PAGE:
Sunday, June 2, 2013

The youth of today and the youth of yesterday

Those delightful chaps over at the No campaign's official Twitter feed seem terribly excited about a new poll of the referendum voting intentions of 14-17 year olds. It does seem to have been an honestly conducted poll, but a number of points need to be borne in mind about it -

1) It sits rather oddly with the results of the last two Ipsos-Mori polls, which clearly showed that 18-24 year olds were the most likely to vote Yes to independence. There isn't a direct contradiction because we're talking about two different age groups, but it does seem somewhat improbable that 14-17 year olds would be the most conservative age group, while 18-24 year olds are the most radical. After all, 18-24 year olds are the 14-17 year olds of yesterday. Are the two cohorts really so different, and if so, what factor or factors can possibly explain that? Or does something magical happen to people around the date of their 18th birthday? Or is this polling evidence failing to tell the whole story?

2) The poll was conducted by telephone, and it may well be that young people aged 14-17 are more susceptible to a feeling of obligation to give the 'expected' answer to an authority figure down the line. A similar survey conducted online would be interesting for the purposes of comparison.

3) Perhaps most importantly of all, the poll was conducted by Market Research UK. This is presumably the same MRUK that became notorious for their inaccurate polls during the 2007 Holyrood campaign. Because they were the Herald's official pollster, this led to a number of comical articles which earnestly reported that Labour were sailing to victory, ignoring the fact that virtually every other pollster had the SNP in the lead.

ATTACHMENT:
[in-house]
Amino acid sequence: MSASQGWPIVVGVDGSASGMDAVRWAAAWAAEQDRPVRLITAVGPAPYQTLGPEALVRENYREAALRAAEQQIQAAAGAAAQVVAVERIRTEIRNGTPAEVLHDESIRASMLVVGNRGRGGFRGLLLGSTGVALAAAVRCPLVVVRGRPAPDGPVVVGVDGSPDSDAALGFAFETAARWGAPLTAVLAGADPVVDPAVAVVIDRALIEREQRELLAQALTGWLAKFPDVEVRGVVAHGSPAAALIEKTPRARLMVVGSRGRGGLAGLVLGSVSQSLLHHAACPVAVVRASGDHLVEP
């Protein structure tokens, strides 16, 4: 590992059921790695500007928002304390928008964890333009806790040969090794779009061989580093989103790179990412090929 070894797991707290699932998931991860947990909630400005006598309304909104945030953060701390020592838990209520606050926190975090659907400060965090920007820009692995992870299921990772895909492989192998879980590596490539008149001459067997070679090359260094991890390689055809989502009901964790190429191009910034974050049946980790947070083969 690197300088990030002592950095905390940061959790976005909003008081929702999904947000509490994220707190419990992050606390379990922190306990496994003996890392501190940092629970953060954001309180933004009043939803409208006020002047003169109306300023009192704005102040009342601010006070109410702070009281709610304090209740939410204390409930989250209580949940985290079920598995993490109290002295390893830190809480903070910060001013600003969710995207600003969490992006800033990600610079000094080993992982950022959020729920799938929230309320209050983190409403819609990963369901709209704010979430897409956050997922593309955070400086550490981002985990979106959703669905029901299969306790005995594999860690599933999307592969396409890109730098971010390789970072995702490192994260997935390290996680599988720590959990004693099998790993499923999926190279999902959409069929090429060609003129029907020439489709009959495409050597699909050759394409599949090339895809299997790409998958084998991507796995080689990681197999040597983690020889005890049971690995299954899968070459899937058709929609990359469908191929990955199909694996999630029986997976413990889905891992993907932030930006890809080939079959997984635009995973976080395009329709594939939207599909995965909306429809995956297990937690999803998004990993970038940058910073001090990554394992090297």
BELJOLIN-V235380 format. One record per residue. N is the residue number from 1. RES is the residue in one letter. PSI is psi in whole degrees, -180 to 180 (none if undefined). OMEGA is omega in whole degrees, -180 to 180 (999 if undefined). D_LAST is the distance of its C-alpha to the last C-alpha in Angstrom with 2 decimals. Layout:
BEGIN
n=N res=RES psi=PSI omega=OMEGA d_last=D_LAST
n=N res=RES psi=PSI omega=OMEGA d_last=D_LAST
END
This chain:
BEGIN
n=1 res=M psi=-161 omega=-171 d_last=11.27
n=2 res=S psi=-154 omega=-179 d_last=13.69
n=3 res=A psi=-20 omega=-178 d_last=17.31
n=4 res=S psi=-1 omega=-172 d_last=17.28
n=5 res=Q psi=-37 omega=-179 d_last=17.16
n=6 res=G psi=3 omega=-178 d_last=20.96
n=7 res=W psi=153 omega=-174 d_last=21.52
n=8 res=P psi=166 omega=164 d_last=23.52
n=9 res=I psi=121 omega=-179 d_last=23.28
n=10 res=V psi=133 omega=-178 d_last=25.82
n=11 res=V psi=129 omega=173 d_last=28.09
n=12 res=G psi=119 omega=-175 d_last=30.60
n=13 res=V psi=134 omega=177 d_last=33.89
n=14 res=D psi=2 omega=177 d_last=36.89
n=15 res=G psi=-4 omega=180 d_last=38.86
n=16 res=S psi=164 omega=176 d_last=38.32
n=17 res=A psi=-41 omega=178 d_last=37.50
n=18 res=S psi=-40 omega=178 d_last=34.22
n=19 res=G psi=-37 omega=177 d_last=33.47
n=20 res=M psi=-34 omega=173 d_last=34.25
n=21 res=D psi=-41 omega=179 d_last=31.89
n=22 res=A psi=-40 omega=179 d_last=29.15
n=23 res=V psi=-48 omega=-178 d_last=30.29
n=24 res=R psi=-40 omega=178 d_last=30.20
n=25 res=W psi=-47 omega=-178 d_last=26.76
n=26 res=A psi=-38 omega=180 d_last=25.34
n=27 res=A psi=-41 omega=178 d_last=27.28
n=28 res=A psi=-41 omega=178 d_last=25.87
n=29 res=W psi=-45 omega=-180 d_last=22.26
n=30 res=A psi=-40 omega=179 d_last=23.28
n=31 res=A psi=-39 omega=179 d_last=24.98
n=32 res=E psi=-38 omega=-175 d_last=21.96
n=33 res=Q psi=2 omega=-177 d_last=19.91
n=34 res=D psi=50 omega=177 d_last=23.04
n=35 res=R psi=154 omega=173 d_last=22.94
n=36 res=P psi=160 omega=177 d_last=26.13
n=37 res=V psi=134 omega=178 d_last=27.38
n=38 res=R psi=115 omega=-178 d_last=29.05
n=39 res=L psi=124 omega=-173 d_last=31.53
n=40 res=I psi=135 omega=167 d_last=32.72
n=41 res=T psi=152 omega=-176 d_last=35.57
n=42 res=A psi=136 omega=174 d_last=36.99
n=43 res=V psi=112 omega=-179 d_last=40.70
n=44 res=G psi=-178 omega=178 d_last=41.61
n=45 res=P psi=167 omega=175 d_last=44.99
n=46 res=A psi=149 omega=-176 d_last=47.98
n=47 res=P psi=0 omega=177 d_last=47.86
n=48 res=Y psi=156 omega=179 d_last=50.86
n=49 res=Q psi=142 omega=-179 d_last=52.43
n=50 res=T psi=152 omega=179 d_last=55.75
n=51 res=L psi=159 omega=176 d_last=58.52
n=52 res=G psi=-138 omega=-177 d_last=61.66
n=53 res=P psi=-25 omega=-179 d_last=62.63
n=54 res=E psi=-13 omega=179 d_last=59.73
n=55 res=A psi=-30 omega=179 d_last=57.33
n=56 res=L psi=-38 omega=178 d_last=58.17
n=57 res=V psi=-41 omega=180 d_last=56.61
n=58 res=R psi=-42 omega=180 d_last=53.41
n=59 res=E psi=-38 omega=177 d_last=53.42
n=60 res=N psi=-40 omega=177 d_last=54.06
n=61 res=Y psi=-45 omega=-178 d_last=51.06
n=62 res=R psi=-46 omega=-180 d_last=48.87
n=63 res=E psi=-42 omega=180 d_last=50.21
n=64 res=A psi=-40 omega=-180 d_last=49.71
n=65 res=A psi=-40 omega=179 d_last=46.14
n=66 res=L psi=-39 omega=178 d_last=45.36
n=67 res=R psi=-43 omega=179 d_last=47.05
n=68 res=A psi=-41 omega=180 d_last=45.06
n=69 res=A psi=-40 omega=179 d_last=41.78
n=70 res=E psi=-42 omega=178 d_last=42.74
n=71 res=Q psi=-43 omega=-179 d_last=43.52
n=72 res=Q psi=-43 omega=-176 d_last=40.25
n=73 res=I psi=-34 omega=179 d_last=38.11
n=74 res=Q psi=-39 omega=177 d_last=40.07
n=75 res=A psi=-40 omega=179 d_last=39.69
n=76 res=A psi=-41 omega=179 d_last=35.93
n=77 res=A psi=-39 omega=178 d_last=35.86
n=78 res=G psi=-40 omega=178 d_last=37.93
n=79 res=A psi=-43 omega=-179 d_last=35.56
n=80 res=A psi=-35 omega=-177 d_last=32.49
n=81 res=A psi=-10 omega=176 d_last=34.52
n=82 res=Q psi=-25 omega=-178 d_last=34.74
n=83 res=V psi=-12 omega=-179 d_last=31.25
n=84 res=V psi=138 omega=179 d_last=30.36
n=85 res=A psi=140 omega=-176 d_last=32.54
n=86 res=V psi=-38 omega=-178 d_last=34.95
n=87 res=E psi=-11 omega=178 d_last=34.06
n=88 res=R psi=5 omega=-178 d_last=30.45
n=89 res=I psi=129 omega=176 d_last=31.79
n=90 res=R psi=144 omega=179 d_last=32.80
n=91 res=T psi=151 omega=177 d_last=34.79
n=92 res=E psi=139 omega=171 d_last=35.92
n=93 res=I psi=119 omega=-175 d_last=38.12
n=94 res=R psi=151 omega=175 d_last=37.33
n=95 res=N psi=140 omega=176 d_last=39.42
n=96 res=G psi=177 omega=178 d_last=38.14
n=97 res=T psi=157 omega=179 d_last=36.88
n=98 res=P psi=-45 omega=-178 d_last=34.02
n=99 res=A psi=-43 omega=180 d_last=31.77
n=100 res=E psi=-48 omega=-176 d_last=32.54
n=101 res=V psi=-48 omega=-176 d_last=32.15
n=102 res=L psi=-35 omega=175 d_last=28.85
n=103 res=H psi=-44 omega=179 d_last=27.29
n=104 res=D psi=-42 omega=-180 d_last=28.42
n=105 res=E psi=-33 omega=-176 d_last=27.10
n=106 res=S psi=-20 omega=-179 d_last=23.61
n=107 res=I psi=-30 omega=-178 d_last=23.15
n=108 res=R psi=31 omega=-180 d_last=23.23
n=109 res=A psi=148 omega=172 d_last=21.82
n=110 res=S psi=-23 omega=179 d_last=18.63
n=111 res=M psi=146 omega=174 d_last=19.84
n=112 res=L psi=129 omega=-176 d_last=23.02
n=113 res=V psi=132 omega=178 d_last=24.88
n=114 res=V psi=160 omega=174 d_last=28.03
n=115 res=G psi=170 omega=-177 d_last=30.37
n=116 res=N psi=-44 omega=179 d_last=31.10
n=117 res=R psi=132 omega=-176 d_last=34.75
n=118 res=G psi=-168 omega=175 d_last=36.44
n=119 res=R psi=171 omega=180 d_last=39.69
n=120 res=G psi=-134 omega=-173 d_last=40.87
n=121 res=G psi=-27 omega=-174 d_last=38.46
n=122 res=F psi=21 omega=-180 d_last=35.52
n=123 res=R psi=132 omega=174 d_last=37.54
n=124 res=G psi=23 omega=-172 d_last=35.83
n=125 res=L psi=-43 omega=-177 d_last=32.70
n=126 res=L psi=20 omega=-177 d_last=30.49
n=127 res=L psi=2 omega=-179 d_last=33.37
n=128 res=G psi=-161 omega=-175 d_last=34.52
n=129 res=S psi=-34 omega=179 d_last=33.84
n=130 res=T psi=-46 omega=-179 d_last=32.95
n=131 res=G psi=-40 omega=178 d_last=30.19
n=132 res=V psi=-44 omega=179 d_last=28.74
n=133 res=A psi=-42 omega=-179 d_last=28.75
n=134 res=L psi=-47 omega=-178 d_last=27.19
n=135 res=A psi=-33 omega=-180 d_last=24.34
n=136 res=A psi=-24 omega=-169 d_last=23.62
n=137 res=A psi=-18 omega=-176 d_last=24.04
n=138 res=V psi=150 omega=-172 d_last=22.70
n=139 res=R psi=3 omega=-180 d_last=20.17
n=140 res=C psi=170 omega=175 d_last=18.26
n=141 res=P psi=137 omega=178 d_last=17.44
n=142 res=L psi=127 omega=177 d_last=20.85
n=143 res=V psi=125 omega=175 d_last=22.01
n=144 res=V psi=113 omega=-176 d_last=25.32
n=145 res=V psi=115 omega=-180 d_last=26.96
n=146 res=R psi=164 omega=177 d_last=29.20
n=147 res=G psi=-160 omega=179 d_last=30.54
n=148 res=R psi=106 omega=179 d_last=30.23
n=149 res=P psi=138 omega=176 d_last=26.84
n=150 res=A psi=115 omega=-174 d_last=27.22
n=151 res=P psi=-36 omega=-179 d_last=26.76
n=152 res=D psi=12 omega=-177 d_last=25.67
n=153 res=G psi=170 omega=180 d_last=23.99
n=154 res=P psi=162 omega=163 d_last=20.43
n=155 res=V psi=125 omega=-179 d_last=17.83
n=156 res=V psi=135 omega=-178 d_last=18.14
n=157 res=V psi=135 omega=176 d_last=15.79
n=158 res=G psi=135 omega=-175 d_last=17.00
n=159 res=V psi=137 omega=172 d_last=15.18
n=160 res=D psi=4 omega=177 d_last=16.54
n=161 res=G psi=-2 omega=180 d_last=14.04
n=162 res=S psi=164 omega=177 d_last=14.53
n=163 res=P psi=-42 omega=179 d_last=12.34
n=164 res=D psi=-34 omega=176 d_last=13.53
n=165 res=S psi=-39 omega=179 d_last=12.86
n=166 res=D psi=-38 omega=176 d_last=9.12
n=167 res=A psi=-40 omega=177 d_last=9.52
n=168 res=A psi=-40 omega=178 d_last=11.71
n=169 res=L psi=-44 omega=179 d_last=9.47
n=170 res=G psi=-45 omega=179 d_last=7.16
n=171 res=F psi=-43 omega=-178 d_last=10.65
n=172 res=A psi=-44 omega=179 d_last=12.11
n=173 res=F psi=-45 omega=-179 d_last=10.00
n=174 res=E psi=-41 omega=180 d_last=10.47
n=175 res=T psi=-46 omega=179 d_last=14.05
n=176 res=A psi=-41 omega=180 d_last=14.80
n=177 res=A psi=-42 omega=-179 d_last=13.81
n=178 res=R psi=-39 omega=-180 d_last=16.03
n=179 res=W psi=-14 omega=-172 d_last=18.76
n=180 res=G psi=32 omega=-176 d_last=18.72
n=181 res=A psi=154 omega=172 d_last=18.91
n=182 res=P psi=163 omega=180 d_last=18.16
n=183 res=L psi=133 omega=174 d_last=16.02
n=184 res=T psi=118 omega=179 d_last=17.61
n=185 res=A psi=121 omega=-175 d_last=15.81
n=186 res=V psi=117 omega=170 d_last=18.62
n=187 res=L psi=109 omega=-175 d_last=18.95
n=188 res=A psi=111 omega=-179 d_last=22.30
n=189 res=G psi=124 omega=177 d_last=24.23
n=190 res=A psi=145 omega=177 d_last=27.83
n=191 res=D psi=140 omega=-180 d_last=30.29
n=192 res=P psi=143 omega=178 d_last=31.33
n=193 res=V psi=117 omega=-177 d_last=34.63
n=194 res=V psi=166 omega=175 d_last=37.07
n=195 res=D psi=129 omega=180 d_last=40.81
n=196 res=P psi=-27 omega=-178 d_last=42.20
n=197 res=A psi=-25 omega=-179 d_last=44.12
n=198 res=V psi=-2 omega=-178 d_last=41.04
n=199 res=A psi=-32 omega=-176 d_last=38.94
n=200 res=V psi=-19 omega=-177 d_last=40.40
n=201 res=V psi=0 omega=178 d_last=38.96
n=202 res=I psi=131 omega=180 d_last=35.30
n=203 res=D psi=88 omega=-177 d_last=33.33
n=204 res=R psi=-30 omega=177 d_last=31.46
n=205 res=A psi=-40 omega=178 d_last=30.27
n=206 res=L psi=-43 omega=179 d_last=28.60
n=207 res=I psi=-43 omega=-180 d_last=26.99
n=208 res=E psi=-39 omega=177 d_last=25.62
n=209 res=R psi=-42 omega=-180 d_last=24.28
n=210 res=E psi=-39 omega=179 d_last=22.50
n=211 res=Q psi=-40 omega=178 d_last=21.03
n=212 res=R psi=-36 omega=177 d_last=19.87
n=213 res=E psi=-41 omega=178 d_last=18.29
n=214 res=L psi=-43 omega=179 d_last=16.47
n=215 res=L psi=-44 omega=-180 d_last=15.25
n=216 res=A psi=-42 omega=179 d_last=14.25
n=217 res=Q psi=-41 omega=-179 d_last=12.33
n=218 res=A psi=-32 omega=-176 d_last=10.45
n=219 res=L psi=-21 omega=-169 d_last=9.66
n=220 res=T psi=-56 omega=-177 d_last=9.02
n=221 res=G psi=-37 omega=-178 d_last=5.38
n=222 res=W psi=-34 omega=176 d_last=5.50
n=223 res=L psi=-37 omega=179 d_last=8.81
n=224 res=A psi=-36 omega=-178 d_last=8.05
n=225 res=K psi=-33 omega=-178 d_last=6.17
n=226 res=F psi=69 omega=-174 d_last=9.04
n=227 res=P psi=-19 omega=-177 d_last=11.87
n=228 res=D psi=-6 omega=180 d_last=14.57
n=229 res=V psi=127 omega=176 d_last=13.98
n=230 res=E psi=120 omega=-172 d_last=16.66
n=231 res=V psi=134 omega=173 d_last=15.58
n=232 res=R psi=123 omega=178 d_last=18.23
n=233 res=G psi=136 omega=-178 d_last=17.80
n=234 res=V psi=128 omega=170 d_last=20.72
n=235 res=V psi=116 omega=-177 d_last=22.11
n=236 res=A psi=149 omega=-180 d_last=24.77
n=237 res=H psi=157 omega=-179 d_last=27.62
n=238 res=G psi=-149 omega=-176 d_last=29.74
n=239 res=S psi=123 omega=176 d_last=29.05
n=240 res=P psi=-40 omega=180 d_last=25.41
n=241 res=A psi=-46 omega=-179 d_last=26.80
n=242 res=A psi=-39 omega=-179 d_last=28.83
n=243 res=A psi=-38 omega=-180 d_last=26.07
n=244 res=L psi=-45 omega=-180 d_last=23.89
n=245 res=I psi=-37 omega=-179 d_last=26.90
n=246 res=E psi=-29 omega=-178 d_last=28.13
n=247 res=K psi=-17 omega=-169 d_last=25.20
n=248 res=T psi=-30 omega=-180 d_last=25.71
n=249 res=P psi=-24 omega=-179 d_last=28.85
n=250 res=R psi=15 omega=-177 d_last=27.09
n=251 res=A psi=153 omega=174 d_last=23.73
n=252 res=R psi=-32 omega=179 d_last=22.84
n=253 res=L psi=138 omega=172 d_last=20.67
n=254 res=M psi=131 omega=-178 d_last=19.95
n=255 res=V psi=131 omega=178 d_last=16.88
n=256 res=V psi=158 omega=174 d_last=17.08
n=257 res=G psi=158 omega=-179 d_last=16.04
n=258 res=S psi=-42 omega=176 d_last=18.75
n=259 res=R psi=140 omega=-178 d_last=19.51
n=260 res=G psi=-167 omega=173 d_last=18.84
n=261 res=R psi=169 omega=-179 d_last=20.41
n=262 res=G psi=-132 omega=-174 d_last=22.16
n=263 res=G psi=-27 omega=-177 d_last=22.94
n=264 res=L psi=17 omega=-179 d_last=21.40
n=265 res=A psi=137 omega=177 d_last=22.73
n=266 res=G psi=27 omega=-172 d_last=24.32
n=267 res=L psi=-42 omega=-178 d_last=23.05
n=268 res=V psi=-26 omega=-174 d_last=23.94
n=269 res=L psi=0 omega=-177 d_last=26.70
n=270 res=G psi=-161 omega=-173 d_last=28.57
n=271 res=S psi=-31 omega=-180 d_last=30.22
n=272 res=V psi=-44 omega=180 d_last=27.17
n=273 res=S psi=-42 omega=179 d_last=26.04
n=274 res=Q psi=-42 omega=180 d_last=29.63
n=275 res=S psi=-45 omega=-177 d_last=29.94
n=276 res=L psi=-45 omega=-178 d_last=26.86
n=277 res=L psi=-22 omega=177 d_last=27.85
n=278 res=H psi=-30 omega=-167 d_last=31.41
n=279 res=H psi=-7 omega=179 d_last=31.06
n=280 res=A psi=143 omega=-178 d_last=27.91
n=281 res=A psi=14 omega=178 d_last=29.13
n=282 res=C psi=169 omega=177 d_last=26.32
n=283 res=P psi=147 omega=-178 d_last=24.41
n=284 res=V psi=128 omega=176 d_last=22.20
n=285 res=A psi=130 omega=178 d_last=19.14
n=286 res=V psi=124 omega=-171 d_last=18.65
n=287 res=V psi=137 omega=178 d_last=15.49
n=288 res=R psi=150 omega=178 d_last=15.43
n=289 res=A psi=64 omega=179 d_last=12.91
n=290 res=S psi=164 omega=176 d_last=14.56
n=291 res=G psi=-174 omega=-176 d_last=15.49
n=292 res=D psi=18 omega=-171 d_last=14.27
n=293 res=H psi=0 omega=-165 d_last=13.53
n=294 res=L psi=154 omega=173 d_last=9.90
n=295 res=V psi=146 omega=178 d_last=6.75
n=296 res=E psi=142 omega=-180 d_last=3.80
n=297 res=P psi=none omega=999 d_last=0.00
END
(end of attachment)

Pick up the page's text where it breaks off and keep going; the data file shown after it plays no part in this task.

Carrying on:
4) Regardless of the true state of play among the youngest voters, we need to keep a sense of perspective about the overall significance of the youth vote. 16 and 17 year olds will make up only a very small percentage of the electorate next September, and will probably turn out to vote in lower numbers than older age groups. (I expect the turnout to be unusually high across all age groups given the importance of the vote, but it will be proportionately lower in the youngest groups.) Thus, the decision to give 16 and 17 year olds the vote will only swing the balance if the result is incredibly close.

The No campaign also tweeted this comment from 17-year-old Michaella -

"I like the fact that we are part of something bigger and staying united makes sense to me."

I also like being part of something bigger, Michaella, and staying united with the rest of the EU makes perfect sense to me. Unfortunately, Scotland's status as part of the parochial, right-wing UK is imperilling our continued membership of the European family of nations.

Luckily, we have a unique opportunity to do something about that.


  1. I can't imagine why you expect a high turnout. The two devolution referendums barely squeezed pst 60% turnout. I think that 55-60% turnout much more likely. Key to the result will be whether the Yes campaign can achieve a differential turnout of independence supporters. If so, I expect a narrow Yes victory (albeit with only approximately 1/3 of the total electorate voting in favour of independence). If not a narrow No victory.

  2. I expect a higher turnout than at the devolution referendum for the simple reason that this is a much more important vote. There won't just be saturation media coverage, there will be coverage on a galactic scale, greater than a Westminster general election.